O’ Come All Ye Faithful
For many of us, Christmas carols remind us of groups of people singing in town squares, maybe the Salvation Army band; the nativity scenes at schools and the special services in churches.
For some people the most important experience of Christmas is the a Midnight Mass at the parish or local church. May people believe that carols are the purest way to celebrate Christ's birth along with sharing friendship and union with those who sing along. This is followed by joyous exchanges of greetings and well wishing before returning home through the "christmassy" winter air for some sleep before the home celebrations begin.
How long has this ritual been with us?
Interestingly, for most of the life of the various species of Christian churches, carols have been condemned and banned by them. The churches condemned caroling as a pagan practice and even in 1647 the Puritans not only banned caroling but also mince pies.
I believe it was about 1800 when caroling started to appear in Churches, as many of the elements we think of as "Christmas" were starting to become established then such as Christmas Cards, Advent Calendars, Christmas Trees, Santa Claus etc.
The Holly And The Ivy
One of my favourite Carols is "The Holly And The Ivy". Most people know this to be sung with a fairly pompous and very melodic ballad tune that's probably 200 years old. The words and verses of this carol actually had a jolly jig tune that dates back about 1000 years. When I was an active singer and musician during the 70s and early 80s we used to enjoy sharing this song with its jig tune. Though words related to Jesus Christ are now within "The Holly And The Ivy" it was originally about nature's union of the spirits of the male and female to create new life. Holly is an extremely masculine symbol, within the mythology of the Green Man, so it is a surprise that in the USA it has become a popular girl's name during the past 20 years.
"Carol" has, in a round about way, comes from an old French word meaning "a song to go with a jolly ring dance". Very few of the "pompous" carols shared in churches today may be regarded as suitable for breaking out into a ring dance.
Another seasonal song I enjoy is "Here We Come a Wassailing", which I have yet to hear in a church, but is wonderfully about merrymaking and blessing good fortune on those who here the song. Its about celebrating a good apple yield from the past year and praying for a for a good yield the following year. I covered Wassailing in my last blog
One thing I did not mention was how the remains of the wassail cup, after folks had dipped and shared their toasts within it, was poured around apple trees to attract fertility to them for another year.
God Rest Ye Merry Gentlemen
Another carol I enjoy is "God Rest Ye Merry, Gentlemen" which is said to date back to 13th to 15th centuries and developed through a tradition of night watchmen who would join together for singing before Christmas, and the song is largely about their culture.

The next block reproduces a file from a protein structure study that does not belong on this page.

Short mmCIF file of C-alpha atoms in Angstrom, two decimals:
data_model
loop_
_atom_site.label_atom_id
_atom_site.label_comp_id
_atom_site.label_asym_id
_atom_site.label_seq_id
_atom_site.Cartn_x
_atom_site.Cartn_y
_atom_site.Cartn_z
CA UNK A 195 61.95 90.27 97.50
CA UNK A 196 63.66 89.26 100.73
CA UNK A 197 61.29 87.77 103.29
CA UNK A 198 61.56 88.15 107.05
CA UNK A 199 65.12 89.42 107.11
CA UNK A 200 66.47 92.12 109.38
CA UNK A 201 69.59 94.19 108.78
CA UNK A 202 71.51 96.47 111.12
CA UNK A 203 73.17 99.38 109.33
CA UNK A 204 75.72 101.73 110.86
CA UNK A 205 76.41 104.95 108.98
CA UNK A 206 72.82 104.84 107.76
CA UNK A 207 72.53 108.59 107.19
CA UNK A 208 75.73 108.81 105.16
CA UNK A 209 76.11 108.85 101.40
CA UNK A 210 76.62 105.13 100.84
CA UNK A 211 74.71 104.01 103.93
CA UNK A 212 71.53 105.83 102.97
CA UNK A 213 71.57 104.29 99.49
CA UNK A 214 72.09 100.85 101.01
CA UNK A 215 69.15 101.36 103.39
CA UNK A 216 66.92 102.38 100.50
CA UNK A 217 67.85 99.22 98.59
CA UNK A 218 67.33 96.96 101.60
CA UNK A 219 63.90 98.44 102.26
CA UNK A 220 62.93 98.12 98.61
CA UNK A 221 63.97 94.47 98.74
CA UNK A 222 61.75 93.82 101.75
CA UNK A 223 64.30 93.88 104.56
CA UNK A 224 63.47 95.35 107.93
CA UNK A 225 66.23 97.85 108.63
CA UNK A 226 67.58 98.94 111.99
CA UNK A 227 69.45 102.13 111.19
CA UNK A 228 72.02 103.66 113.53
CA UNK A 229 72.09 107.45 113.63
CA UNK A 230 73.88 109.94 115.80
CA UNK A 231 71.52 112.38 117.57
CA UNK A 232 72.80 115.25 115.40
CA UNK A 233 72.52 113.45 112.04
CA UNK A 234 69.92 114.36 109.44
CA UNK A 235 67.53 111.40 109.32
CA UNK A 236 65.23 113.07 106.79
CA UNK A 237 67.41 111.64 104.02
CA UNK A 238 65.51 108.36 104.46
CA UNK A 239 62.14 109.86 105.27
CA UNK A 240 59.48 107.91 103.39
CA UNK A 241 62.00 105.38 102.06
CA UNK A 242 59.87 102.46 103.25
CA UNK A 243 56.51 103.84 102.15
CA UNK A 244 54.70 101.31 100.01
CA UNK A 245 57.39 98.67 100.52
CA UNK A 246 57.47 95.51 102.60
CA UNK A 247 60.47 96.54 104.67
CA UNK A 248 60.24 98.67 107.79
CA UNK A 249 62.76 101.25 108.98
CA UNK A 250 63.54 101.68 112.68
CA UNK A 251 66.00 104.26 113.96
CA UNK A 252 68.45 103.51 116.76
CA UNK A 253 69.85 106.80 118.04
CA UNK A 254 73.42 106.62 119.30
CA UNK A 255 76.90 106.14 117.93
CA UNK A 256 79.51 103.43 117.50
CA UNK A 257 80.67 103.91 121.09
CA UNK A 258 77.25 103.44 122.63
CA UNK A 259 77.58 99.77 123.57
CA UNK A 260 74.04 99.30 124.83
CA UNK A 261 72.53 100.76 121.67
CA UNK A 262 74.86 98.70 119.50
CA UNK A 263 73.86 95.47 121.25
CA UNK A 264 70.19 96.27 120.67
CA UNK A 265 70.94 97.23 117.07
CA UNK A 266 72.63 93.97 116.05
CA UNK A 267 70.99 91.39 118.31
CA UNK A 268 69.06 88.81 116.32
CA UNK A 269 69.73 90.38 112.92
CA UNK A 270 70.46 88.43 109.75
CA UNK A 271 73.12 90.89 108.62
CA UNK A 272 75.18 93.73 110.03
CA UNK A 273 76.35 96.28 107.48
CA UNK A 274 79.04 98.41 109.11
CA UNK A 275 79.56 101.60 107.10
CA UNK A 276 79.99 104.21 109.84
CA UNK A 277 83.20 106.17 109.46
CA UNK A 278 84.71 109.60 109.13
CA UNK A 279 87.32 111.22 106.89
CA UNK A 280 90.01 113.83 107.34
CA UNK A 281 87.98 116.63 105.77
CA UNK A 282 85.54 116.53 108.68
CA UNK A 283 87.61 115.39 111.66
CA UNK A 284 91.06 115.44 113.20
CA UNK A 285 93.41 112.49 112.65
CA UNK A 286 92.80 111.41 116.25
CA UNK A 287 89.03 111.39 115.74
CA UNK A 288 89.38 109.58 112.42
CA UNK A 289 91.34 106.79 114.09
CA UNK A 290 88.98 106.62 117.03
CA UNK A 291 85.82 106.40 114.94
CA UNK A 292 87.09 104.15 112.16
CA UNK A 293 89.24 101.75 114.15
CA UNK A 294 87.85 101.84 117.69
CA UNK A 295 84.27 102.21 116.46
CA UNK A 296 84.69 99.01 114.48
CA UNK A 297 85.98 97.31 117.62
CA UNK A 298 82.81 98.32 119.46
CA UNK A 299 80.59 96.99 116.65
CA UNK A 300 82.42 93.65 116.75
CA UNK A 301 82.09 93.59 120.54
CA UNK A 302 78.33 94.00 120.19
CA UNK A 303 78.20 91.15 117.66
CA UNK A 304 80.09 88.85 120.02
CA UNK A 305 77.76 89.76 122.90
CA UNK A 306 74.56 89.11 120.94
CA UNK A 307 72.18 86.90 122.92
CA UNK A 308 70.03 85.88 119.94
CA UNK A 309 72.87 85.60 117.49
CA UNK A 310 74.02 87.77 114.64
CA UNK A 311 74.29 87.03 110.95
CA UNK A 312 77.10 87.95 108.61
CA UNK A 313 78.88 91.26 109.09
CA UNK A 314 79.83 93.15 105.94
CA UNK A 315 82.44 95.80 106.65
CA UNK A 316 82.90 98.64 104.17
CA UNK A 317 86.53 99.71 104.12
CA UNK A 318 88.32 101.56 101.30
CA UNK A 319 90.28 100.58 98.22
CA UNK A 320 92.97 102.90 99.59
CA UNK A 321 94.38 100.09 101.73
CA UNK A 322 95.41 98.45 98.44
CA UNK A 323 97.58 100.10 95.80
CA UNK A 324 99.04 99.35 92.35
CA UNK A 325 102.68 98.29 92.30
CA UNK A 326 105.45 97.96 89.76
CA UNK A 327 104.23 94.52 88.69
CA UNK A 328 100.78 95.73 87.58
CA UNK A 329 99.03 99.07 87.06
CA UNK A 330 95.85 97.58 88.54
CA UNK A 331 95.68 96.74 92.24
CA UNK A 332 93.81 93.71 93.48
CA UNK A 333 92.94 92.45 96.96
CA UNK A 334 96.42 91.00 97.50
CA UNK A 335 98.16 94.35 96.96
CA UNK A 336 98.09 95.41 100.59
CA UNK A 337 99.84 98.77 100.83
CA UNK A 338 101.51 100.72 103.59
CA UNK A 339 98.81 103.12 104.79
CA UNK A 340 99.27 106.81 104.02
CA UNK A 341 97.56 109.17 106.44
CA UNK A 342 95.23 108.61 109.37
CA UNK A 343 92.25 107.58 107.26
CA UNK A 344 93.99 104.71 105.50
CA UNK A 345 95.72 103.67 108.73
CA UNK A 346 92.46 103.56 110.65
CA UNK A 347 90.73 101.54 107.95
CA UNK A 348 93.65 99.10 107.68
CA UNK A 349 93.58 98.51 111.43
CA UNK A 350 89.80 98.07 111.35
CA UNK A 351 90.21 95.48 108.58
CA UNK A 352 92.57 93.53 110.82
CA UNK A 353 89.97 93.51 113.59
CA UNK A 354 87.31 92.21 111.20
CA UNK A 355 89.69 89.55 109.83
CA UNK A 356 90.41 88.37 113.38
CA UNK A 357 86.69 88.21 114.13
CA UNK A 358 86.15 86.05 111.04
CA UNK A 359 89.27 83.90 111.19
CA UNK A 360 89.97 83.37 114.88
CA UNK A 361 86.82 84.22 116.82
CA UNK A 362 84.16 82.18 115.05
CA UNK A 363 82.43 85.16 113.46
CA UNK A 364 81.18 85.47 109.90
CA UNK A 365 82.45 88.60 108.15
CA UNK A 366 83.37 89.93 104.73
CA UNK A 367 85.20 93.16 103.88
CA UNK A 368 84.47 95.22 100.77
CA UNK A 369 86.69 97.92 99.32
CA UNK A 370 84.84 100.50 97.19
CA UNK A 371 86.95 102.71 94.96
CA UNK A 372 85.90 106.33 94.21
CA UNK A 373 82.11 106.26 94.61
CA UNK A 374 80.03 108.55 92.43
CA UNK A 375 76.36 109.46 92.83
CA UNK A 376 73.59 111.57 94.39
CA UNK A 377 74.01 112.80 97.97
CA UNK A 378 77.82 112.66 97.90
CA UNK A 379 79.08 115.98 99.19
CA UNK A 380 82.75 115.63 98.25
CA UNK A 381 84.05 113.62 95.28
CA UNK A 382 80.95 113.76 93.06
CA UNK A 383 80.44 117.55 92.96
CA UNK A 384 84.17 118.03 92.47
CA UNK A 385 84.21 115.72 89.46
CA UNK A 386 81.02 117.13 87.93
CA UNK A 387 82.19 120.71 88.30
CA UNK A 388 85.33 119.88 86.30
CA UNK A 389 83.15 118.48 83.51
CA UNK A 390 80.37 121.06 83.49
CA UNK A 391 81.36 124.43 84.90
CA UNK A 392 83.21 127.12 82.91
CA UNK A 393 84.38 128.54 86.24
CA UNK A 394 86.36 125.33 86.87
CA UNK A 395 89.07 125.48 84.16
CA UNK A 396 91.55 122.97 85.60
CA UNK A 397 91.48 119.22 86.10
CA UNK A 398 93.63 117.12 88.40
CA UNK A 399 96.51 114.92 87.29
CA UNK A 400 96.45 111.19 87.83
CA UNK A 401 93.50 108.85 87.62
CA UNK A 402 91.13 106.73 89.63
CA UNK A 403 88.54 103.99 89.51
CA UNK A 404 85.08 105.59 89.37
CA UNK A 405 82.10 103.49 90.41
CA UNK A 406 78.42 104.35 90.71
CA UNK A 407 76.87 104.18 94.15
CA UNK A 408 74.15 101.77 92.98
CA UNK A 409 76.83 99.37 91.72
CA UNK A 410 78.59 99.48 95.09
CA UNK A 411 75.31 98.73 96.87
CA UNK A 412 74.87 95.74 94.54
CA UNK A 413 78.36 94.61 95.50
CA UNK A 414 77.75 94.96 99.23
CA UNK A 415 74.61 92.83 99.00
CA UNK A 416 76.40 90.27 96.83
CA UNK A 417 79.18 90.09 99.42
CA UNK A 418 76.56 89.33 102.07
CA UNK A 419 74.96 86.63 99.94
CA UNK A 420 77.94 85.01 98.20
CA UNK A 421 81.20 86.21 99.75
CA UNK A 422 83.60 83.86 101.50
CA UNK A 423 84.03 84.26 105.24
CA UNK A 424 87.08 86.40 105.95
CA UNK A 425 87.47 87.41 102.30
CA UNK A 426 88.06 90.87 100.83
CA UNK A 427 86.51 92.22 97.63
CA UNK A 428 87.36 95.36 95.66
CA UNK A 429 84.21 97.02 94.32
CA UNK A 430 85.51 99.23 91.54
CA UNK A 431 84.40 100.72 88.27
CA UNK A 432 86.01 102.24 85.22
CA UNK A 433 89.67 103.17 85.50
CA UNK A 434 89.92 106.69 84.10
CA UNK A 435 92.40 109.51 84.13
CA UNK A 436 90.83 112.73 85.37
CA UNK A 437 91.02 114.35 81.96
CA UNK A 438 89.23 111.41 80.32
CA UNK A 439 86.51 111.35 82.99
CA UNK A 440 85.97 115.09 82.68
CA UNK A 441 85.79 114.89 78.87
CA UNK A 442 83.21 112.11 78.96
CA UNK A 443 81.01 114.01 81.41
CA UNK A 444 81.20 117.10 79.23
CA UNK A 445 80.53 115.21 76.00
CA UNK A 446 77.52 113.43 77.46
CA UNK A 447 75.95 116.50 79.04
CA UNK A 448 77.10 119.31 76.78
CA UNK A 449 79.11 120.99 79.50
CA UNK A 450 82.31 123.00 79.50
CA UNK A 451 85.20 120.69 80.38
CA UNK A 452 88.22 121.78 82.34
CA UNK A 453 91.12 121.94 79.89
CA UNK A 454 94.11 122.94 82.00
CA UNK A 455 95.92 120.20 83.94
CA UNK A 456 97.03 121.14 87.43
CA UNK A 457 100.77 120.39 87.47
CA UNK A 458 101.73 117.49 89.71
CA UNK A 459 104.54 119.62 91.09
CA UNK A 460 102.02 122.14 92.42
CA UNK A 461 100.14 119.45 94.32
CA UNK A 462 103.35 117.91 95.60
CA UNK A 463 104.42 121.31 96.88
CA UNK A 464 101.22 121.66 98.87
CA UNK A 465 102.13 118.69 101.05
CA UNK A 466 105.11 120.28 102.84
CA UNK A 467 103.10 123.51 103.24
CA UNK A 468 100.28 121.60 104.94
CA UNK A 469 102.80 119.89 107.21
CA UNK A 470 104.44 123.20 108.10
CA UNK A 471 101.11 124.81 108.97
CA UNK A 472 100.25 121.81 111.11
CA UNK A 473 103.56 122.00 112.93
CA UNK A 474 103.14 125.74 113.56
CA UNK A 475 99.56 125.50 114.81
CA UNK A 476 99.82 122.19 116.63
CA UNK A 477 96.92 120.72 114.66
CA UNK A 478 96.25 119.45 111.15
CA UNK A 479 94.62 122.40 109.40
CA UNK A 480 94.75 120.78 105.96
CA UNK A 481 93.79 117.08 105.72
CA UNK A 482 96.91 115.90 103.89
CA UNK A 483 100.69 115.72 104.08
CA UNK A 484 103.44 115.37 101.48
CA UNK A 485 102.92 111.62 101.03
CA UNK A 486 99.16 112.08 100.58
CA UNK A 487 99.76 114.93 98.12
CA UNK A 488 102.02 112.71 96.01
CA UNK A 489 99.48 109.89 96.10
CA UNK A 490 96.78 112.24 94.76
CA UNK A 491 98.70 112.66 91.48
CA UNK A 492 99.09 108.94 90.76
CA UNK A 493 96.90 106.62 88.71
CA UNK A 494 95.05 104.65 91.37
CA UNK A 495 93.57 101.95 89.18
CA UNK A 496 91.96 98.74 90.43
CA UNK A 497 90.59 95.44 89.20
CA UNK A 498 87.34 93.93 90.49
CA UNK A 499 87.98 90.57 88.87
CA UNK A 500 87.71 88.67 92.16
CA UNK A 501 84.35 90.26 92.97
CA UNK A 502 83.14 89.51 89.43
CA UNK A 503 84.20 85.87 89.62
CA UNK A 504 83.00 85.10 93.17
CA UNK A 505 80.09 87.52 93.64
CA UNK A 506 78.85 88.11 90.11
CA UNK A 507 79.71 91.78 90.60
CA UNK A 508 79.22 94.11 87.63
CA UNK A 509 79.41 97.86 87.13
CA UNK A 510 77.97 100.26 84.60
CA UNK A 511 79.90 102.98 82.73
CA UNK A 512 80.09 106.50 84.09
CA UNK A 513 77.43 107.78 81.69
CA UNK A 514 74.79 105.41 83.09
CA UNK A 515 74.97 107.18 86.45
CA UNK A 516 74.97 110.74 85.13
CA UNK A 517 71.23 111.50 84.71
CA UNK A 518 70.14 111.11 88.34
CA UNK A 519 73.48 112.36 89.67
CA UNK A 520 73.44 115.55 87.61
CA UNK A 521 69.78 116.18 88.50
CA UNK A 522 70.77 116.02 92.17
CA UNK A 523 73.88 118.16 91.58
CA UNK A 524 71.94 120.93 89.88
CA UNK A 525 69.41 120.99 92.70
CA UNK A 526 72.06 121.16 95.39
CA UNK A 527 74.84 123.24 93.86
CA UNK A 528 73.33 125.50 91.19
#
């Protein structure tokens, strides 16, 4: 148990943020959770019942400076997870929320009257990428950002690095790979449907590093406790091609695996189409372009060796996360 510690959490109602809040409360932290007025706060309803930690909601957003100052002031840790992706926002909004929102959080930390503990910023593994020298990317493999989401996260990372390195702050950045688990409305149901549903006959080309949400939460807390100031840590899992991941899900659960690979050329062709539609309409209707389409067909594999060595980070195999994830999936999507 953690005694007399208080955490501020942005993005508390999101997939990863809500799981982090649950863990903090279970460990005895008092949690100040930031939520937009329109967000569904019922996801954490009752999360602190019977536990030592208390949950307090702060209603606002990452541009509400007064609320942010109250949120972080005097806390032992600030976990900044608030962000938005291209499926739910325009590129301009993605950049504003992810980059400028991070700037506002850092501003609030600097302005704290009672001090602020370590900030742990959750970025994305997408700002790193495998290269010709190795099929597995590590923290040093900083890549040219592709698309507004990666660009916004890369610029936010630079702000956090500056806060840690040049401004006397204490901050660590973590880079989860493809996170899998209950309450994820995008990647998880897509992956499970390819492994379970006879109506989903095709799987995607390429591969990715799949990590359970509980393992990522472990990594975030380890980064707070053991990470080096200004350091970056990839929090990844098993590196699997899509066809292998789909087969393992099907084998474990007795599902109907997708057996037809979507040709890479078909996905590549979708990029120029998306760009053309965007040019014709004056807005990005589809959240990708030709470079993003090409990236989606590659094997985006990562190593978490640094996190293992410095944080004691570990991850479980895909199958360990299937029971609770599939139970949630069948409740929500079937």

For up to 1700 years, church leaders have tried to encourage the banishment of merry carol tunes being shared and celebrated but the people continued to use them to celebrate Christmas with gusto for several days before arriving for Christmas Mass. It is, therefore, with no surprise that carols that eventually entered the church services as a compromise shed their dance tunes to be replaced by more pomp and ceremony tunes.
Charles Wesley seems to have been the hymn writer that found a way to get carol singing into the church without offending the church. He wrote pomp and almost saluting "classics" such as Hark the Herald Angels Sing, and O Come All Ye Faithful.
When we think of carols some of us also think of the famous Charles Dickens novel, "A Christmas Carol". Surprisingly, by 1843 when his book was published carol services in churches was still in minority acceptance and still challenged by many church leaders. However, at this time Victorians loved to show off their writing skills, wrote down the carols they heard or copied from books and then gathered their families to learn them and sing them from home.
Sadly, as the pomp, ceremony and even solemn collections of carols became accepted and shared in churches their "jolly dance" origins began to fade.
Here We Come …..
The origin of carols are truly tightly connected to the origins of Mummers Plays, mentioned in my last blog
The completion of a mummers performance led into a revelry of music and dances with the dances being accompanied by the verses that have since become Christmas caroling standards. Carols were simply another ritual for celebrating the wonders and gifts of nature and a perfect conclusion to any quiet rituals of prayers and blessings that connect with the spirits of nature.
There is a wonderful ambience of listening to a choir in a church or country house drawing room reciting the "formal" carols largely evolved from early 19th century churches and adapted by their hymn writers. In a couple of days I will be going to an Anuna Concert in Dublin for that wonderful experience. Even Cromwell would probably approve of an Anuna concert
.... but there's a side of me that experiences a complete deep re-juvinating of life from a home or village green ceili of mummers, wassailers, and genuine ring dance carolers. Not a sshhhhh !!!! to be heard, yet the spirit of midwinter, and I also feel the purest spirit of the birth of "Christ", is truly honoured.